The History of Eastern Arkansas Area Council

Links to Memoriabilia
Early Camp Items
Old Camp Cedar Valley Items
Pine Trail Reservation Items
Winter Camp Items
Miscellanious Camp Items
CSP and Red & White Strips
Retreats Items
Jumping Joe Jamborees
CCV Homecoming Items
The Eastern Arkansas Council (EAC) was initially formed in fourteen counties of Northeastern Arkansas in September 1935, and later expanded to seventeen before finally settling to sixteen for most of our history. Prior to that time, at least five councils served portions of this area at one time or another. The earliest of these was the briefly chartered "Blytheville Council" that served some area surrounding Blytheville, Arkansas, from 1916 to 1917. At nearly the same time, "Jonesboro Council" served the area of Jonesboro, Arkansas, from 1917 to 1923. Records do not indicate what came of Blytheville Council, but the Jonesboro Council merged into the new Saint Francis Council in 1923. St. Francis Council was headquartered in Jonesboro from when it was formed in 1923 until it disbanded in 1930.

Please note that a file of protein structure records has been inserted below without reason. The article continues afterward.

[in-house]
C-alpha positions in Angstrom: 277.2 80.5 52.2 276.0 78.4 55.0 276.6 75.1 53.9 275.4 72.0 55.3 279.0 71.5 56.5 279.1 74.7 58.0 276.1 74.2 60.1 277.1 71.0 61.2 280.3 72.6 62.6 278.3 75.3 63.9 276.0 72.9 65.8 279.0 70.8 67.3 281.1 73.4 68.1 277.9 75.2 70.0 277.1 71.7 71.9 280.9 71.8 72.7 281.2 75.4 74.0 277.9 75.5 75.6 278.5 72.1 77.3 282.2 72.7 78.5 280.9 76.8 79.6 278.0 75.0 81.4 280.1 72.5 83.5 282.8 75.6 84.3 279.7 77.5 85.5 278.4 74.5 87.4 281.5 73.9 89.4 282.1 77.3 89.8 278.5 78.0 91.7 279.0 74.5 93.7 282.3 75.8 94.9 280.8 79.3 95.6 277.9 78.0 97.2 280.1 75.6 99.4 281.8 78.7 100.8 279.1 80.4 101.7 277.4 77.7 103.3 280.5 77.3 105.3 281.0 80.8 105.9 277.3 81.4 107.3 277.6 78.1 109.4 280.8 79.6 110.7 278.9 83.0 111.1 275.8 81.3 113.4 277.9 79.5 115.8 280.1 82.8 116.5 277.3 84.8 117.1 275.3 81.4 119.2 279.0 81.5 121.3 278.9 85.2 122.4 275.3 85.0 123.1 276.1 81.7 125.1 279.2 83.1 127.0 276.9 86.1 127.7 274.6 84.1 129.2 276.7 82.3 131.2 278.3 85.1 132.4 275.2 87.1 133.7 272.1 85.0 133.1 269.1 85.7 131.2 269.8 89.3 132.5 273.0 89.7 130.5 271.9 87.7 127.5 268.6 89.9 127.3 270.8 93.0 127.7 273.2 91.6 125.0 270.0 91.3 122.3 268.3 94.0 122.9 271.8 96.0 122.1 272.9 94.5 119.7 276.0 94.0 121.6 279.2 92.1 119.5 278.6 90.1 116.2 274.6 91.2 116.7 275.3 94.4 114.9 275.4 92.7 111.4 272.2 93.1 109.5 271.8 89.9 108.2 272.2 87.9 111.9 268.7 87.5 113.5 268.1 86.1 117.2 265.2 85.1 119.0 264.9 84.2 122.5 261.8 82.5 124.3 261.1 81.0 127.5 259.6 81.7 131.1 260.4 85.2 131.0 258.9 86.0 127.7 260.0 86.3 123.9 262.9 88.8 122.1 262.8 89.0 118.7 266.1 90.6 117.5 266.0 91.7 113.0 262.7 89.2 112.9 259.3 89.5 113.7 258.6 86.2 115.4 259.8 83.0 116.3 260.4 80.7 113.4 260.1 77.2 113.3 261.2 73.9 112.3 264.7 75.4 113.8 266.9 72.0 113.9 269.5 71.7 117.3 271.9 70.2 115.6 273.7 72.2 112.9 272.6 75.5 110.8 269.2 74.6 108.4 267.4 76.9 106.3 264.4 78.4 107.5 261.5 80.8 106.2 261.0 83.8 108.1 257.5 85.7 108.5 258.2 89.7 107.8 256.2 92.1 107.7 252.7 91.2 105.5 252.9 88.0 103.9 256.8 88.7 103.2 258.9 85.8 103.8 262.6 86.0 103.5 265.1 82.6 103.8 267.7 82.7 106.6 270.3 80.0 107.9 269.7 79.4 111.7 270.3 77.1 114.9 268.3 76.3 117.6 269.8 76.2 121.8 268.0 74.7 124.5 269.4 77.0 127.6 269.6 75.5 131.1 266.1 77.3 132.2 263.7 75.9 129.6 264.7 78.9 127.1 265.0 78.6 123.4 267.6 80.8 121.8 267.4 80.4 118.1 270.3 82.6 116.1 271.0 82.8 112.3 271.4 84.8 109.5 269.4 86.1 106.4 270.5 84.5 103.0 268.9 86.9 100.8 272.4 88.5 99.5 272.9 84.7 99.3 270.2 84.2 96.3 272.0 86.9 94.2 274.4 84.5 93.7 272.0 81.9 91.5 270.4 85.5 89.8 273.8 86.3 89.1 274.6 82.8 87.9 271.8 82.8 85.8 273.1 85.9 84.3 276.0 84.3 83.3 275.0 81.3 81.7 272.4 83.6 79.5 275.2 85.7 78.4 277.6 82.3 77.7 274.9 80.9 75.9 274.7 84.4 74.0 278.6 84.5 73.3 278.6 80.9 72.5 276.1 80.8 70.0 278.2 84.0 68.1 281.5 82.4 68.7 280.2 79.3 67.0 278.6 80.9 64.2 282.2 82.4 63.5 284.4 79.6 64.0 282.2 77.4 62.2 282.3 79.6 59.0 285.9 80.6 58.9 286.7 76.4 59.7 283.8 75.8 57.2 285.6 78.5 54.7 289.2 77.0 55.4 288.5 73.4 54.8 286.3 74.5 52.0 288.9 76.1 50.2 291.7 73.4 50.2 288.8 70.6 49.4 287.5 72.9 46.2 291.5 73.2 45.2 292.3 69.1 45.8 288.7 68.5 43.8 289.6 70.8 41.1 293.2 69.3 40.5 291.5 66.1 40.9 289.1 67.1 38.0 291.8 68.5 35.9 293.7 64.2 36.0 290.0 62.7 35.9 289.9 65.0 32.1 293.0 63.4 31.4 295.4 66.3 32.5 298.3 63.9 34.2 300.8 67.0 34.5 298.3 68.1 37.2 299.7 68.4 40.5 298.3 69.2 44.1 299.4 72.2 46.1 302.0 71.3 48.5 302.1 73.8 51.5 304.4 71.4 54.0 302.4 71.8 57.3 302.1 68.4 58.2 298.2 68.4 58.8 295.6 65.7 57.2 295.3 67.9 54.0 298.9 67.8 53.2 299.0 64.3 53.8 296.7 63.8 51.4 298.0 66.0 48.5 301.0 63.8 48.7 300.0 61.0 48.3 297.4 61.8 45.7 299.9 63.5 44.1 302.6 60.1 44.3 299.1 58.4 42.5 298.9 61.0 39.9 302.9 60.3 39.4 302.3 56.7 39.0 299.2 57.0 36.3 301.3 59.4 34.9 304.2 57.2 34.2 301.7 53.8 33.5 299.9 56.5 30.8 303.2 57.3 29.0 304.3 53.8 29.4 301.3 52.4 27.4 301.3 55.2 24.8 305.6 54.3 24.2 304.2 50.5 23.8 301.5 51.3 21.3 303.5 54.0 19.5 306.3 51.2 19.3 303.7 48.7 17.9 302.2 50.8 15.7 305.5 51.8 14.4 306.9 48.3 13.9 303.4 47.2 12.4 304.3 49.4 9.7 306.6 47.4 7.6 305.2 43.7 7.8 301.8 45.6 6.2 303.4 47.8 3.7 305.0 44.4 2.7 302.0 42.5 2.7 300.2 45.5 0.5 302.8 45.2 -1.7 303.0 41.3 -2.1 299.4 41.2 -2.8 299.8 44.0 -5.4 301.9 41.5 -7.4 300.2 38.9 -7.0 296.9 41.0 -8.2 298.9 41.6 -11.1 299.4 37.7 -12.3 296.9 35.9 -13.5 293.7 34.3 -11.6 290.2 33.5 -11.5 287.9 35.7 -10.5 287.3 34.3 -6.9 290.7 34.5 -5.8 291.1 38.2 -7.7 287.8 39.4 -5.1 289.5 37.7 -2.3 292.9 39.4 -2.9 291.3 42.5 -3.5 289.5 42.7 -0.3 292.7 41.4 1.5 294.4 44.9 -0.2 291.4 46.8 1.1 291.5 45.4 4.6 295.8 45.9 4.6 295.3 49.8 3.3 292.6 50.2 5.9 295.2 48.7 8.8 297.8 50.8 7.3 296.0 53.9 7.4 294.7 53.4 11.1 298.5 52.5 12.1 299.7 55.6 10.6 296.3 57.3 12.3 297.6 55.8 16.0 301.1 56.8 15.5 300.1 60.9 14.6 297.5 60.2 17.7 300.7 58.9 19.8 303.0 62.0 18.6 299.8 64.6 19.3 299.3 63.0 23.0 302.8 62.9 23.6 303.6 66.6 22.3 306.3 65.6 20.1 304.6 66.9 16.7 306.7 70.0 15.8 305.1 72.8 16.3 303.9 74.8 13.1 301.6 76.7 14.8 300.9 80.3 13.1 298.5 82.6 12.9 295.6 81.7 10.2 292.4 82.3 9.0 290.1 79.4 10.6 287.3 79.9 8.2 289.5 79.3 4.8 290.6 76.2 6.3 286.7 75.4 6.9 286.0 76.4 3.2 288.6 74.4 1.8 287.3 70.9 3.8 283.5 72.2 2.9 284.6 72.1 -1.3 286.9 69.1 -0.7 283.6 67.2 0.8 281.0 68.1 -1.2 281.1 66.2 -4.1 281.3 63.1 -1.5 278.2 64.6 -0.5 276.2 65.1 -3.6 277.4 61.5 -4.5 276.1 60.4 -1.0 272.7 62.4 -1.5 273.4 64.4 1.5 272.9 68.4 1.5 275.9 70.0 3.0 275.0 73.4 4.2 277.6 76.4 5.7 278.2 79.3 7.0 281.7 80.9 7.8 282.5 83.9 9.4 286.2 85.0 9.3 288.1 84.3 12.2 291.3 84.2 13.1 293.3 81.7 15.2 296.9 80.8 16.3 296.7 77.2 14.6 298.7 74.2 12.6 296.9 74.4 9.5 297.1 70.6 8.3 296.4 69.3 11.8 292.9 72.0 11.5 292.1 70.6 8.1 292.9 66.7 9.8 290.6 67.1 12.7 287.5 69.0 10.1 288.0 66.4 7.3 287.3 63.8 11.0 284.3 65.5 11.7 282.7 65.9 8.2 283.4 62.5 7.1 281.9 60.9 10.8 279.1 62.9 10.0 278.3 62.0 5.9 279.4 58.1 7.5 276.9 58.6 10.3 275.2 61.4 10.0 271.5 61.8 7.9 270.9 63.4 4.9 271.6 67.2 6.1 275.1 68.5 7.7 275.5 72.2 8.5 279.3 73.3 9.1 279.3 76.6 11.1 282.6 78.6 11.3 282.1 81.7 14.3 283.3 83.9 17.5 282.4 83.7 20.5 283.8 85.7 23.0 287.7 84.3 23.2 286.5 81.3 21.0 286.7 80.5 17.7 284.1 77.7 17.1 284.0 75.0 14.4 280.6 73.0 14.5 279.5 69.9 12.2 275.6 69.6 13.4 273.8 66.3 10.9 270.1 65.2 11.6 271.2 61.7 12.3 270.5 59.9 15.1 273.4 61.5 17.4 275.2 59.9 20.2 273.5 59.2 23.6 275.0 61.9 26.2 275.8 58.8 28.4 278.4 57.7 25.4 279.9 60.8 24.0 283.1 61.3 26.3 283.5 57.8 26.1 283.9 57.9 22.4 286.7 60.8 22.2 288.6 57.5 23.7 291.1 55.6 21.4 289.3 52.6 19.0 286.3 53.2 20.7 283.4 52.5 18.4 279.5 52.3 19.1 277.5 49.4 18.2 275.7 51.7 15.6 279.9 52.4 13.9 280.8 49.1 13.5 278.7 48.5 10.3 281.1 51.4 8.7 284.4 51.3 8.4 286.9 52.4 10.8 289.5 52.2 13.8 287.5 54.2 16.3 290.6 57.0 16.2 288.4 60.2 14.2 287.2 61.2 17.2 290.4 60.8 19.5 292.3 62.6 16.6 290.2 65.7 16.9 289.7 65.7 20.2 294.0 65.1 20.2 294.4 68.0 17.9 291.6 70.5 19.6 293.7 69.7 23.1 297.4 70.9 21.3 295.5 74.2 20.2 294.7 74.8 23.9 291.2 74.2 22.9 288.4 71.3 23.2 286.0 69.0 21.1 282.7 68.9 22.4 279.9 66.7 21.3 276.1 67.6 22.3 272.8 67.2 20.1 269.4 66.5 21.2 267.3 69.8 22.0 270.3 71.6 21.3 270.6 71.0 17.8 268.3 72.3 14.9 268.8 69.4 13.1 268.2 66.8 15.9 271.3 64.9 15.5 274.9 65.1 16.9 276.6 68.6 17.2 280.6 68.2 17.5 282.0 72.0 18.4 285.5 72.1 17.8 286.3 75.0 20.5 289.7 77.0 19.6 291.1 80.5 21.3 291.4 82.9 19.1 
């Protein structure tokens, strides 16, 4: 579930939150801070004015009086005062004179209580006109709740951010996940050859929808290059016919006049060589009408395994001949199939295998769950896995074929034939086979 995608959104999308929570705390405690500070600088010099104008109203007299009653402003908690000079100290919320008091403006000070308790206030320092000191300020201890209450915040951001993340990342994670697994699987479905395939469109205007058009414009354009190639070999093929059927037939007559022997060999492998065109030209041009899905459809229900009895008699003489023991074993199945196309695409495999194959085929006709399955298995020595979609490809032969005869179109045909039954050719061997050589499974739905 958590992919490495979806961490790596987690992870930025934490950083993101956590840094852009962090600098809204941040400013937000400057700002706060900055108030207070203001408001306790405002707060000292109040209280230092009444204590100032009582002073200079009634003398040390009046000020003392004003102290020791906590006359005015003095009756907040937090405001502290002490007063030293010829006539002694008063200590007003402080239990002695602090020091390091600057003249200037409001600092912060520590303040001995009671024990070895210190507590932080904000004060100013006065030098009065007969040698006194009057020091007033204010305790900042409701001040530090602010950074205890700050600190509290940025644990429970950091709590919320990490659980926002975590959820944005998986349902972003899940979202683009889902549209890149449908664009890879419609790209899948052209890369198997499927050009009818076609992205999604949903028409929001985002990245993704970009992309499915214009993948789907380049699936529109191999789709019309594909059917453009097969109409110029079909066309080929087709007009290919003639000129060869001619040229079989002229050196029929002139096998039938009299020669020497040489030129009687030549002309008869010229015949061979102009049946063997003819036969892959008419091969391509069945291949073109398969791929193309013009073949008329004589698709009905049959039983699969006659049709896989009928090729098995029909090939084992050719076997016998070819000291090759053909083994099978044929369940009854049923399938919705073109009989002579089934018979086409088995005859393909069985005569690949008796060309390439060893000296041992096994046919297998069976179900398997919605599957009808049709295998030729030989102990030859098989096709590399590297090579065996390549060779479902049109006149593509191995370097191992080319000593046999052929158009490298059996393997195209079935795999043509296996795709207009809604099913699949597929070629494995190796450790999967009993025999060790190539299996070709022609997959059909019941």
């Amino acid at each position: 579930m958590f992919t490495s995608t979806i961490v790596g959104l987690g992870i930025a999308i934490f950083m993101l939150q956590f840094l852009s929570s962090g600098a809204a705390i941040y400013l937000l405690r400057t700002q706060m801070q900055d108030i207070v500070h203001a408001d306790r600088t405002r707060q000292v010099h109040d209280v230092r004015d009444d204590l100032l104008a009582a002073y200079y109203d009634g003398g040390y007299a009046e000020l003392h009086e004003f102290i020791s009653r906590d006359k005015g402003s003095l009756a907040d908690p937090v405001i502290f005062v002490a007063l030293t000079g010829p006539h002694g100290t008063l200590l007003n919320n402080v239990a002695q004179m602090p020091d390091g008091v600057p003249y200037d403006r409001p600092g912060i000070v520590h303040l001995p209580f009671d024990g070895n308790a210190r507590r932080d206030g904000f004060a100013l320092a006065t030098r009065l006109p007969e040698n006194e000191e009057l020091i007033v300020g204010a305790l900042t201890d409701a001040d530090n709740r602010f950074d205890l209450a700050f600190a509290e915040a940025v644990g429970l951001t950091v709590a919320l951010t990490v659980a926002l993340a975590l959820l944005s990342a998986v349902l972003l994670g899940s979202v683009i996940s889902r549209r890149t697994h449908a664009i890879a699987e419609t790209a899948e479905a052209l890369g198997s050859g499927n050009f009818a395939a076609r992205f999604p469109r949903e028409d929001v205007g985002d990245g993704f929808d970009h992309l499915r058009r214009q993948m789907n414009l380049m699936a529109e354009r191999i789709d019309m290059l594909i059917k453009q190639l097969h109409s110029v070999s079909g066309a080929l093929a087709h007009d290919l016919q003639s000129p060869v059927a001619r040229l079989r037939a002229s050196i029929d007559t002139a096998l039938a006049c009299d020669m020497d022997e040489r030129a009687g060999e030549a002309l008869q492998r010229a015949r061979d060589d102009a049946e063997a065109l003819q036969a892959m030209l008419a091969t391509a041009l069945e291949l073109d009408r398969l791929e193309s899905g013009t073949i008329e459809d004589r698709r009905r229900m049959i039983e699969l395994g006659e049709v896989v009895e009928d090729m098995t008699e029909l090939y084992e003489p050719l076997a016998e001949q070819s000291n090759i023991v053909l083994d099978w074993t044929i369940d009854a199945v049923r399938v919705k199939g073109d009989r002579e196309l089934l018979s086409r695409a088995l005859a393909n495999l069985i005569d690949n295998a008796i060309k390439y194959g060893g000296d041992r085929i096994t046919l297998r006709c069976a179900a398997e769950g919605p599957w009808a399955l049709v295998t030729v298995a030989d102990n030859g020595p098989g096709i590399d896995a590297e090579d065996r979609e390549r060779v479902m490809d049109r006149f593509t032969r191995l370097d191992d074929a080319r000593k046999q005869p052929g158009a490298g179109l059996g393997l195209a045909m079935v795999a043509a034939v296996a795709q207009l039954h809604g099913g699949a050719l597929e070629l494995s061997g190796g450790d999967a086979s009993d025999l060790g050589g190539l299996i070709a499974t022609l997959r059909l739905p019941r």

At what would become the Southern end of EAC, Crowley Ridge Council was formed with headquarters in Helena, Arkansas, and operated from 1924 through 1926 when it merged into a new council named Mohawk Council, still headquartered in Helena. Like St. Francis Council, the Mohawk Council was disbanded in 1930. Both failed mainly due to the Great Depression era. Records are incomplete, but it appears that at least one of these councils (Probably the Jonesboro Council) were served by one or more professional full time employees. Even in these early years the lack of a formal council did not prevent the growth of an interest in scouting in our area. Many young men pursued their interest as Lone Scouts, or through a few independently organized troops that functioned in the area.